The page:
Designing object-oriented programs

Let’s talk about some principles of designing classes.

Is-A vs. Has-A

Let’s say we’re designing an ecology simulator. We have a collection of classes:

  • Animal
  • Tiger
  • Mongoose
  • Habitat

What might the relationships among these classes be?

We know that tigers and mongooses are animals, so it would make sense for them to both be subclasses of Animal. A tiger isn’t a mongoose and a mongoose isn’t a tiger; so, neither should be a subclass of the other.

Should Animal be a subclass of Habitat? Many animals live inside a Habitat. But, an animal is not in itself a habitat (except, perhaps, in cases like remoras living on a whale). This case illustrates an important distinction:

Is-A
If every A is a B, then perhaps A should be a subclass of B. For instance, every convertible is a car, so Convertible could be a subclass of Car.
Has-A
Is an A has a B or contains a collection of B, then A should have a field of type B (or a list of B, etc.). For instance, a car has an engine, so a Car class could have a field engine whose type is Engine.

Another way to think about this is to think about what inheritance does: inheritance lets us share functionality between classes. An Animal shouldn’t have the functionality of a Habitat.

A Library class

We can add a Library class to our little library system:

class Library:
    def __init__(self):
        self.shelves = []

    def add(self, item: LibraryItem):
        self.shelves.append(item)

    def search(self, query: str) -> list:
        items = []
        for item in self.shelves:
            if item.matches(query):
                items.append(item)
        return items

Should Library inherit from LibraryItem? How about vice versa?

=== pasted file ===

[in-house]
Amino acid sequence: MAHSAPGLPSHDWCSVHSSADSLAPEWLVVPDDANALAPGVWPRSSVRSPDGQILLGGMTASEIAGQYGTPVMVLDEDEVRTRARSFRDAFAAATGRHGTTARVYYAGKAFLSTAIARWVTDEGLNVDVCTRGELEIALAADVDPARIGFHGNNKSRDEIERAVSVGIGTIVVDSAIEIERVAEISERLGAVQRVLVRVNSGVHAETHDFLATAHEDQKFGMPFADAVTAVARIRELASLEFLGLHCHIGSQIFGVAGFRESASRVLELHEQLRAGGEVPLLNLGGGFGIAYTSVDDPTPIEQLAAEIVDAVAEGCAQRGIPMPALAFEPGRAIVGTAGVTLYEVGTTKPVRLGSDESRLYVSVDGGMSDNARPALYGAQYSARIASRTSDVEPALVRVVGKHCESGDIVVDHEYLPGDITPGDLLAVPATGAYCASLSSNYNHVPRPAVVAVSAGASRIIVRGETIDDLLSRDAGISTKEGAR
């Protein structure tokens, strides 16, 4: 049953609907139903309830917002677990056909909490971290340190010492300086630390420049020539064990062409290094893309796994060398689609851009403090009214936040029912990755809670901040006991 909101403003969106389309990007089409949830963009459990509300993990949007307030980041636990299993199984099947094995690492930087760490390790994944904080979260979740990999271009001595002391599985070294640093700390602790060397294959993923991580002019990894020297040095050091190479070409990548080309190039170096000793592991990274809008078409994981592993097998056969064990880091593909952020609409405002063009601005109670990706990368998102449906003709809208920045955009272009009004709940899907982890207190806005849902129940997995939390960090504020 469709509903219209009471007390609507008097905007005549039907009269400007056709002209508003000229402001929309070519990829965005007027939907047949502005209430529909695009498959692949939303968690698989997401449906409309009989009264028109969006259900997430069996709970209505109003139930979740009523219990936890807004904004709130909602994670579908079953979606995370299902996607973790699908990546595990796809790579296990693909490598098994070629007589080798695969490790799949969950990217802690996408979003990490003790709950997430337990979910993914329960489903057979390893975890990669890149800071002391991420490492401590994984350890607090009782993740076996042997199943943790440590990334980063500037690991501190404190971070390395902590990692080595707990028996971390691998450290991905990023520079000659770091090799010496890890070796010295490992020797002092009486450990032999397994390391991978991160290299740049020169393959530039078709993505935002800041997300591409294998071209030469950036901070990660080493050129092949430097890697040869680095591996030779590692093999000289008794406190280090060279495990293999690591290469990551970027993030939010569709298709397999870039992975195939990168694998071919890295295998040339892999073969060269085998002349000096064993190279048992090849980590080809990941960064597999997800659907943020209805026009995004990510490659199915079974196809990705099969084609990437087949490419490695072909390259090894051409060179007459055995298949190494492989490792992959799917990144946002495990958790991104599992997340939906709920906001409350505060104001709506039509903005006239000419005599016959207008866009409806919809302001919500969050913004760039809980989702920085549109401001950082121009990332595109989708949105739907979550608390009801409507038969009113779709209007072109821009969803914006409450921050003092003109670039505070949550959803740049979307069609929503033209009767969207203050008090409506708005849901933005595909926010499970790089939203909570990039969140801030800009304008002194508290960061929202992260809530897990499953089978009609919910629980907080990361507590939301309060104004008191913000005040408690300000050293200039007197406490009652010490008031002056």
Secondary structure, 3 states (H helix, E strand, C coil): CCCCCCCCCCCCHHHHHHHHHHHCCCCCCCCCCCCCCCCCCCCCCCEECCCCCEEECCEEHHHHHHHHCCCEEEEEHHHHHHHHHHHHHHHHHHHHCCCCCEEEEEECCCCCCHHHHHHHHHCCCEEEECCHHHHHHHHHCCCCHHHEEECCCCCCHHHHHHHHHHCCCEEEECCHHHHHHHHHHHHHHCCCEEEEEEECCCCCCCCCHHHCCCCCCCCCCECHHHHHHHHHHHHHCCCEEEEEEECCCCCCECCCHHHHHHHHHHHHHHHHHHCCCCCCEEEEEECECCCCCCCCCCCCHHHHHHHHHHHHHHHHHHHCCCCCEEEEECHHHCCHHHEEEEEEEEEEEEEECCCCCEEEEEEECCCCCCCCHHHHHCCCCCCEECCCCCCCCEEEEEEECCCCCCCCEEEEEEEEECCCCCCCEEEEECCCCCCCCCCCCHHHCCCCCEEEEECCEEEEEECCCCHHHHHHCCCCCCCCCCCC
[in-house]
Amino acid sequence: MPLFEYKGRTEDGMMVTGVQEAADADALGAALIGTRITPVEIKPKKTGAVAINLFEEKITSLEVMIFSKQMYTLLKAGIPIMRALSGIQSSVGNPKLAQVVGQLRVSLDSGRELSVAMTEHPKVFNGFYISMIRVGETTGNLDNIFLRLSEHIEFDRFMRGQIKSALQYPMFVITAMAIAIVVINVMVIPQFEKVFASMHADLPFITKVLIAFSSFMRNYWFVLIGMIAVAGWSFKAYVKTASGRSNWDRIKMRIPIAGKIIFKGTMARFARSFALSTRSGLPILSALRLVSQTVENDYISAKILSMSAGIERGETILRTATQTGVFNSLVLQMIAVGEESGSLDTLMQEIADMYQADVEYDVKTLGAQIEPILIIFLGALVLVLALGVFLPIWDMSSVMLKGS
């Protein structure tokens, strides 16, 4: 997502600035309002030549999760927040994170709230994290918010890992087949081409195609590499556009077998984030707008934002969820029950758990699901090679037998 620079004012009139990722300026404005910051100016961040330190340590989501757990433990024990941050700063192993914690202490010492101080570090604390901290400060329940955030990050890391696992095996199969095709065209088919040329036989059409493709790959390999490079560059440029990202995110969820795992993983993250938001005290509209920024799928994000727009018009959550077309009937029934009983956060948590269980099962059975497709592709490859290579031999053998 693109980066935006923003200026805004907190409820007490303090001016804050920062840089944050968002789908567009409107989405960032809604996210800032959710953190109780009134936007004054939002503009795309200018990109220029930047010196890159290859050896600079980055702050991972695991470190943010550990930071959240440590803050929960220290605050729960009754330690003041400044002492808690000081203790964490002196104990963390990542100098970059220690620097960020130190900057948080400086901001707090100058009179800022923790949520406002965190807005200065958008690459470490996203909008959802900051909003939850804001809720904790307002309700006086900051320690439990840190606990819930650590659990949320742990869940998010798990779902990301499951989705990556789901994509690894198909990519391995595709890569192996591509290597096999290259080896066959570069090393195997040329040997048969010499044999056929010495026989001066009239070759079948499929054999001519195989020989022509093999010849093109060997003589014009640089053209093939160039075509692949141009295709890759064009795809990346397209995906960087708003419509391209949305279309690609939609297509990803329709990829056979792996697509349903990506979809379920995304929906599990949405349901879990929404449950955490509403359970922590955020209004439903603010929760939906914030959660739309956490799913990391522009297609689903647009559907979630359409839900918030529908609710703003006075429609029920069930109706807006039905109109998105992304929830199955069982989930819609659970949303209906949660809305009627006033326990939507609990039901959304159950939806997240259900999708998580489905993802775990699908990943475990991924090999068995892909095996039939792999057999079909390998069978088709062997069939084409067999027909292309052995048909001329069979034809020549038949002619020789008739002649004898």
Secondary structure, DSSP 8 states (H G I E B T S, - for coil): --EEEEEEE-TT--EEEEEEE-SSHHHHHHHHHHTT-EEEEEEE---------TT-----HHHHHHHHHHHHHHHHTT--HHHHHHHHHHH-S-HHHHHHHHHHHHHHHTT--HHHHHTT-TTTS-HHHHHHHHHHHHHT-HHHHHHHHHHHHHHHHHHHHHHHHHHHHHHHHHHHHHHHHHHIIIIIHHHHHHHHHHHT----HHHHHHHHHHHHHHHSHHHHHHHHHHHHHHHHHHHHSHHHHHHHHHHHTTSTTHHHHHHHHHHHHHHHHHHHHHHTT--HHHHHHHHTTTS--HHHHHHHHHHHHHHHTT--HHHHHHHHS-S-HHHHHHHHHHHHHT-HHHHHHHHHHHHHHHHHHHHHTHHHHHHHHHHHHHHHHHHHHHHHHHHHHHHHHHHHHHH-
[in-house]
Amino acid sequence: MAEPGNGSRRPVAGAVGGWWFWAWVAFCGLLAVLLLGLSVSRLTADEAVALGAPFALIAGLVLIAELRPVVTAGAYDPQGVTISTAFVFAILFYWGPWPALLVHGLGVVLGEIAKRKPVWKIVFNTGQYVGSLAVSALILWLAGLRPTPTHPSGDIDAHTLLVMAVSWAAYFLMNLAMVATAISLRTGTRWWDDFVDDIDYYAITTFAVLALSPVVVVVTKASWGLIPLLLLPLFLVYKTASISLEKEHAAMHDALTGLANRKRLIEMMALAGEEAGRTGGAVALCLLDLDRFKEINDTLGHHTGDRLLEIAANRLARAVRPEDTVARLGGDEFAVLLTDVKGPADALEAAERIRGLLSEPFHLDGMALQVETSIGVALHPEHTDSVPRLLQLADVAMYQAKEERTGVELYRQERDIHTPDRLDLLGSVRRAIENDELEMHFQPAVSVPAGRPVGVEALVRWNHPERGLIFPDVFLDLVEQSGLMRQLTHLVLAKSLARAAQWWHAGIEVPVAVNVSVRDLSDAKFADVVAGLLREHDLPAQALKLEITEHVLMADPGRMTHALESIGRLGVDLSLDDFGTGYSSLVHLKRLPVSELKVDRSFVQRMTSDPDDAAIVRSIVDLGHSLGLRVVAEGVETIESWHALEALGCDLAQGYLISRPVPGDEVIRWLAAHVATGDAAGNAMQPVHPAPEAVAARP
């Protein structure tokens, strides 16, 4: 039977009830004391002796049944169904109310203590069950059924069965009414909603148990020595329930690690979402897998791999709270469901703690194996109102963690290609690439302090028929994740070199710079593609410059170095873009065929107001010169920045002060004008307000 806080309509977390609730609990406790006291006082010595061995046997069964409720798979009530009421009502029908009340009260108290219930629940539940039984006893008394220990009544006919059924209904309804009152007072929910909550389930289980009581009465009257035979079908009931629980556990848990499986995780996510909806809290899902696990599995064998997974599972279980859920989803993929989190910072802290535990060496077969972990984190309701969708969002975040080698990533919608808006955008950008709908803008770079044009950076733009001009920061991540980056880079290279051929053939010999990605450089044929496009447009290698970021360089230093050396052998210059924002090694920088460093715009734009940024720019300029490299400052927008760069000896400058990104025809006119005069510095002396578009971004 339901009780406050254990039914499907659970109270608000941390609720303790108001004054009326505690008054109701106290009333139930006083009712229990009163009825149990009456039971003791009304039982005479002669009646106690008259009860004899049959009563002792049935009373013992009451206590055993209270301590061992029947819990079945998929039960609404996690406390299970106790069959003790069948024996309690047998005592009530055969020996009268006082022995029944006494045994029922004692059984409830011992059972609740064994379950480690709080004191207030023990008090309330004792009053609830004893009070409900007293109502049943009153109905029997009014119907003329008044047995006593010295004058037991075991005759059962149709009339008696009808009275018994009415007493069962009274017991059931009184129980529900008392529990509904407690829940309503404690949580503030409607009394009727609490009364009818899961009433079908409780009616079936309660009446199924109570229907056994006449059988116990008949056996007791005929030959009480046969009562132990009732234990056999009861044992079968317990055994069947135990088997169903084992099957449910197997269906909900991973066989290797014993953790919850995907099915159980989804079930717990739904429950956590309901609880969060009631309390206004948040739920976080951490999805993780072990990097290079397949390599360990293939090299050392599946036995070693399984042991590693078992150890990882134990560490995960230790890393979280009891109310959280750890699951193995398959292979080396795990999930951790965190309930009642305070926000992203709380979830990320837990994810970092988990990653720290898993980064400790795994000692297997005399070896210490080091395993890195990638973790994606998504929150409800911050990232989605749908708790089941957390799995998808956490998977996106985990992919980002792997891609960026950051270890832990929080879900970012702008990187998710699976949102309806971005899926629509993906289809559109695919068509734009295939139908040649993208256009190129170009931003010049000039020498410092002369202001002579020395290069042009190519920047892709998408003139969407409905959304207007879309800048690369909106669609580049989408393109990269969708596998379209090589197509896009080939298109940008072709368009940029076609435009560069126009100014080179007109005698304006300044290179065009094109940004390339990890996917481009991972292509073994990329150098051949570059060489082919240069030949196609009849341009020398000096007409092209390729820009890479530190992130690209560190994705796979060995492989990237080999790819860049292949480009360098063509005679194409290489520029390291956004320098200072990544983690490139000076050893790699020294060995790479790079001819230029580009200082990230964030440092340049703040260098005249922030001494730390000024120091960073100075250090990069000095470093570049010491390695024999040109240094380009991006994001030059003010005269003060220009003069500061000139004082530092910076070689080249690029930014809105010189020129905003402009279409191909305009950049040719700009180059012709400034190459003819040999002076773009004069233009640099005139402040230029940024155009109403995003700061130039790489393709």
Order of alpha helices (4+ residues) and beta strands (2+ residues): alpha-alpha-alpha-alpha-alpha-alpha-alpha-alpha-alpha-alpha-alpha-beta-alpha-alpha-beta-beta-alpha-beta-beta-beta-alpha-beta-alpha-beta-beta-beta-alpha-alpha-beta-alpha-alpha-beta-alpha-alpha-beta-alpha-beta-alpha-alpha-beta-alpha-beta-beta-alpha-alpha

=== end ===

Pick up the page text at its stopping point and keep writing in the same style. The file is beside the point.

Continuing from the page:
Neither class should be a subclass of the other: a LibraryItem is not a Library and a Library is not a LibraryItem.

Exercise: astronomy simulation

Imagine we were writing an astronomy simulation. What might the relationships be among these classes? Consider both has-A and is-A relationships.

  • Star
  • Planet
  • Gas giant
  • Galaxy
  • Spiral Galaxy
  • Earth

See the lecture capture for details.

Inheritance vs. instantiation

There’s a last, really important distinction to be made here. Let’s say we have something like this:

class Planet:
    pass #other methods elided

class GasGiant(Planet):
    pass

earth = Planet() # maybe need to pass size, climate type, etc...

GasGiant is a subclass of Planet. Both are classes. earth is an instance of Planet–an object whose class is Planet.

When to use dataclasses

At the beginning of the class, we used dataclasses in order to represent complex data types. We’ve also seen regular Python classes, which can also be used for the same thing. When would we use each?

Dataclasses are very useful to represent data that won’t change during the program’s execution. For instance, if we wanted to represent people in our library system (authors of books or directors of movies, say) we might have a dataclass with fields for name and birth year:

from dataclasses import dataclass

@dataclass
class Person:
    name: str
    birth_year: int

Using dataclasses for data like this has some advantages. You get a nice display for free, and you get equality checking that works the way you want:

>>> Person("Doug", 1989) == Person("Doug", 1989)
True